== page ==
The legal and moral permissibility of clinical research entails that researchers must secure the voluntary, informed consent of prospective research participants before enrolling them in studies. In seeking the consent of potential participants, researchers are also allowed to incentivise the recruitment process because many studies would fail to meet enrollment goals without a financial incentive for participation. Some philosophers and bioethicists contend that the use of incentives to secure consent from research subjects is problematic because it constitutes undue inducement and a coercive offer. Some proponents of this view are Ruth Macklin (1981, 1989) and Joan McGregor (2005). Macklin claims that it is ethically inappropriate to pay research subjects. The payment is likely to coerce the research subject, thereby violating the ethical requirement on the voluntariness of research participation. Also, such offers can prompt subjects to lie, deceive or conceal information that, if known, would disqualify them as participants. For McGregor, incentives could be undue and coercive because they make offerees better off relative to their baseline as well as constrain them to accept the offer of incentives as the only eligible choice or option. I argue that coercive offers are distinct from undue inducement. Coercive offers are essentially morally objectionable because by making people accept an offer through threats for the sake of some interests or ends, the offeror vitiates the offeree’s capacity to make informed, voluntary, and rational decisions and choices. I further claim that the quantity of an incentive does not render an inducement undue. I contend that the only condition under which incentives are regarded as an undue inducement and as such vitiates an agent’s voluntary consent is if they are offered through deceptive or manipulative means.

Using the consolidated framework for implementation research to guide a pilot of implementing an institution level patient informed consent process for clinical research at an outpatient setting

Using the consolidated framework for implementation research to guide a pilot of implementing an institution level patient informed consent process for clinical research at an outpatient setting
Xuling Lin, Joanne Yong Ern Yuen, Wei Quan Jeremy Chan, Tushar Gosavi Divakar, Nicole Chwee Har Keong, Lester Chee How Lee, Sumeet Kumar, Chew Seah Tan, Kim Chin Pauline Soon, Yee Pheng Amy Chew, Heriati Mohd Yazid, Farah Julieanna Mohd Saleh, Fenglong Cai, Fui Chih Chai, Nur Fakhirah Mohamed Azwan, Nurhidayah Mohamad Faizal, Siew Choo Lou, Siew Sin Priscilla Tan, Cut Marini Jarimin, Gowri Michael Stanley, Khadijah Hussien, Nurhazah Sanmwan, Nur Hidayah Amran, Nurliana Ramli, Shermyn Xiu Min Neo, Louis Chew Seng Tan, Eng King Tan, Elaine Lum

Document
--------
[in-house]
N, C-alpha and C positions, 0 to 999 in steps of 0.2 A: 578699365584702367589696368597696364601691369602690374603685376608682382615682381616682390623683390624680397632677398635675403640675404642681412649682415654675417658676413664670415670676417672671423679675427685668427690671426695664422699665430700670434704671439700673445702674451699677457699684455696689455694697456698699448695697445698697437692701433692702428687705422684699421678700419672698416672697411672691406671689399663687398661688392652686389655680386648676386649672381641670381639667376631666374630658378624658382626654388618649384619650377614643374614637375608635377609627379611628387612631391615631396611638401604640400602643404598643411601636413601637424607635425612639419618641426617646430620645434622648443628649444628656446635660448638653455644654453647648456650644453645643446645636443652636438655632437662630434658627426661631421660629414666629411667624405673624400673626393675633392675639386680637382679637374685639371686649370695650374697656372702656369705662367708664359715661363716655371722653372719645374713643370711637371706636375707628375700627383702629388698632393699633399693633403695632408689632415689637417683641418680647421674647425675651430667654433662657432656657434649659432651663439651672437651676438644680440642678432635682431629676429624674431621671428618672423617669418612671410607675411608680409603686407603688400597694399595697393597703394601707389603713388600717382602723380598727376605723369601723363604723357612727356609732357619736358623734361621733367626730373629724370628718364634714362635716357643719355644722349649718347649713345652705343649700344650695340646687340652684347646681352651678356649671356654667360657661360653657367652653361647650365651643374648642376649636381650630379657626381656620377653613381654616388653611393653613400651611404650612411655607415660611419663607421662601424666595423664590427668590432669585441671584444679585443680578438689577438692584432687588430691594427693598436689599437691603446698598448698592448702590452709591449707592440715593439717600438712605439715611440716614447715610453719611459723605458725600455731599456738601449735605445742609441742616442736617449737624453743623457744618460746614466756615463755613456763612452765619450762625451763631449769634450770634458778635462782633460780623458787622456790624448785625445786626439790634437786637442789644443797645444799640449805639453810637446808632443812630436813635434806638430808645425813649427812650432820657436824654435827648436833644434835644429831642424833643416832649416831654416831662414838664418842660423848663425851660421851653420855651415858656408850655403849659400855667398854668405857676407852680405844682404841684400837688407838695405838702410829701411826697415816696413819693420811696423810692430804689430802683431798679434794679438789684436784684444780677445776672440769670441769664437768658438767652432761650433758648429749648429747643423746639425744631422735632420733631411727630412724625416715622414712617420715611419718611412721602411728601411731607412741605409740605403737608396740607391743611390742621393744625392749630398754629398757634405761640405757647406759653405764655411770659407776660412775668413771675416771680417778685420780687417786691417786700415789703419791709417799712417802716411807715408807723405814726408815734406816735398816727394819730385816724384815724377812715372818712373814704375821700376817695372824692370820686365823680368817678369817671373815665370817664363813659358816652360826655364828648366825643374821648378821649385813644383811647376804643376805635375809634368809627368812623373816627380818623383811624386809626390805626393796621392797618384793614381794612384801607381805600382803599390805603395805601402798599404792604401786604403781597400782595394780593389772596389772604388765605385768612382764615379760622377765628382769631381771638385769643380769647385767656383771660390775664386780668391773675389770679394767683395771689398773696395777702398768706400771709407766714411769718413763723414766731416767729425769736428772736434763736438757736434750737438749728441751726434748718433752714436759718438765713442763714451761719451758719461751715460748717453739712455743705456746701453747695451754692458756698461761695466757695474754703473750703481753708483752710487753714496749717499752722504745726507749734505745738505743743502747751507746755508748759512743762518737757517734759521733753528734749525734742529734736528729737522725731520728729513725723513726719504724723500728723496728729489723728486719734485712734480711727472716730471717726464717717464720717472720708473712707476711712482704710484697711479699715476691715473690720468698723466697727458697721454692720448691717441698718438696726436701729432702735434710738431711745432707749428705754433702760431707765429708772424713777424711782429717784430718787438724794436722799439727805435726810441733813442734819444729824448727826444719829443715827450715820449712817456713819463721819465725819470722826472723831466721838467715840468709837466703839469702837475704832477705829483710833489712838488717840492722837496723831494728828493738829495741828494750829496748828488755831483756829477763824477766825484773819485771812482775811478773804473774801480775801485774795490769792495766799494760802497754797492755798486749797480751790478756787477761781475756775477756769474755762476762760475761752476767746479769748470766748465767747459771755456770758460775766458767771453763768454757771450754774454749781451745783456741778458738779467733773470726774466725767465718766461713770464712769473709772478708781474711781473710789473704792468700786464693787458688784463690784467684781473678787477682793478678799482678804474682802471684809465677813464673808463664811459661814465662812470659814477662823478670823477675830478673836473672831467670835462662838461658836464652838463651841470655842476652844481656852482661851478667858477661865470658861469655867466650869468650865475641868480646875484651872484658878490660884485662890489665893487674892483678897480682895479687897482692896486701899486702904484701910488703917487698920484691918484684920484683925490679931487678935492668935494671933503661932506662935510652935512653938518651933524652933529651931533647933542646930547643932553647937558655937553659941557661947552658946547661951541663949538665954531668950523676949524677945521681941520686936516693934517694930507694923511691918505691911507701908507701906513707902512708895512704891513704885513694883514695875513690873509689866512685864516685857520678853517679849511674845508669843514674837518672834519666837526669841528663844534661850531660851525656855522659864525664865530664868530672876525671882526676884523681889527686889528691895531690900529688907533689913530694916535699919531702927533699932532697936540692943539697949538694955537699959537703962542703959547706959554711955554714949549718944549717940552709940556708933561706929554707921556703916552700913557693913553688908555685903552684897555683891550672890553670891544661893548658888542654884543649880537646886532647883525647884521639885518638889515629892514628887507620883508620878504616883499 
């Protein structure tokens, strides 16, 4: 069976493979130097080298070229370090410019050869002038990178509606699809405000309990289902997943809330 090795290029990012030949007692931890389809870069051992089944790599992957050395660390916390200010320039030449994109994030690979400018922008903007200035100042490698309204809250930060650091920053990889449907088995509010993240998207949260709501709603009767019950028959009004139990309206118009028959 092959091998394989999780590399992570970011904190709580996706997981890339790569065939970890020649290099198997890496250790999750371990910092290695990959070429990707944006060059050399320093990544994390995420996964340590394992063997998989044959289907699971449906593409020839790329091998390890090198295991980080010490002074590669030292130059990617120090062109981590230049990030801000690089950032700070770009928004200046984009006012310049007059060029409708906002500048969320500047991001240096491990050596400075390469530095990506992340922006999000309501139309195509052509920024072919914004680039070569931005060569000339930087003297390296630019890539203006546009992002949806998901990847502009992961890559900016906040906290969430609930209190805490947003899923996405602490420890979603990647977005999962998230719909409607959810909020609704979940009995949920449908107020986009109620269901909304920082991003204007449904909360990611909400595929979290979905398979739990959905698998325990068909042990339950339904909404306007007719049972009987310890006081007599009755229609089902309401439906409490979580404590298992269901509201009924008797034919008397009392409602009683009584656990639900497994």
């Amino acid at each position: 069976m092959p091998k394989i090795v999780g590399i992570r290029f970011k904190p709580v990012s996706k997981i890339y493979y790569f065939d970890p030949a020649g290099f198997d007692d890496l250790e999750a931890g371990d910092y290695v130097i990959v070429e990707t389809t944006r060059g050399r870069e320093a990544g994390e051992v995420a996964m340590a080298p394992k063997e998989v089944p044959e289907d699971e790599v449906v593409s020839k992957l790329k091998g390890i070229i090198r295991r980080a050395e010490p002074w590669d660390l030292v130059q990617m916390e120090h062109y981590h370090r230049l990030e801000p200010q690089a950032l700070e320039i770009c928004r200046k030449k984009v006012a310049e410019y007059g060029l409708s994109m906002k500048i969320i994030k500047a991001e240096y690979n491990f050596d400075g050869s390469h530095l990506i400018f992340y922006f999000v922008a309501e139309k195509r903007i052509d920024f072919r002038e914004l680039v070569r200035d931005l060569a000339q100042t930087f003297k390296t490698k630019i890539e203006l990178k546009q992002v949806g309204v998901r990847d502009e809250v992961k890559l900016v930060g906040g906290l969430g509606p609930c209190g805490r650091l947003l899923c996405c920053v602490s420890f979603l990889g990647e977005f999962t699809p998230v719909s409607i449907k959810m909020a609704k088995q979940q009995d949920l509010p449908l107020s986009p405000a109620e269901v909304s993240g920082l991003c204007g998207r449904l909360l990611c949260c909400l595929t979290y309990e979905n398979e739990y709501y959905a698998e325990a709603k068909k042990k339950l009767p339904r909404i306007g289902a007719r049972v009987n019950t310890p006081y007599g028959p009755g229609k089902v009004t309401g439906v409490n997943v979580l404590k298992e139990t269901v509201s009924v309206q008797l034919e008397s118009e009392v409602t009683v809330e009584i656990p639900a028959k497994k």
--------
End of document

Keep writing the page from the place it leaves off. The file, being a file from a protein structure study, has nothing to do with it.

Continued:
Pilot and Feasibility Studies, 12 January 2023; 9(6)
Open Access
In Singapore, research teams seek informed patient consent on an ad hoc basis for specific clinical studies and there is typically a role separation between operational and research staff. With the enactment of the Human Biomedical Research Act, there is increased emphasis on compliance with consent-taking processes and research documentation. To optimize resource use and facilitate long-term research sustainability at our institution, this study aimed to design and pilot an institution level informed consent workflow (the “intervention”) that is integrated with clinic operations.
We used the Consolidated Framework for Implementation Research (CFIR) as the underpinning theoretical framework and conducted the study in three stages: Stage 1, CFIR constructs were used to systematically identify barriers and facilitators of intervention implementation, and a simple time-and-motion study of the patient journey was used to inform the design of the intervention; Stage 2, implementation strategies were selected and mapped to the Expert Recommendations for Implementing Change (ERIC) taxonomy; Stage 3, we piloted and adapted the implementation process at two outpatient clinics and evaluated implementation effectiveness through patient participation rates.
We identified 15 relevant CFIR constructs. Implementation strategies selected to address these constructs were targeted at three groups of stakeholders: institution leadership (develop relationships, involve executive boards, identify and prepare champions), clinic management team (develop relationships, identify and prepare champions, obtain support and commitment, educate stakeholders), and clinic operations staff (develop relationships, assess readiness, conduct training, cyclical tests of change, model and simulate change, capture and share local knowledge, obtain and use feedback). Time-and-motion study in clinics identified the pre-consultation timepoint as the most appropriate for the intervention. The implementation process was adapted according to clinic operations staff and service needs. At the conclusion of the pilot, 78.3% of eligible patients provided institution level informed consent via the integrated workflow implemented.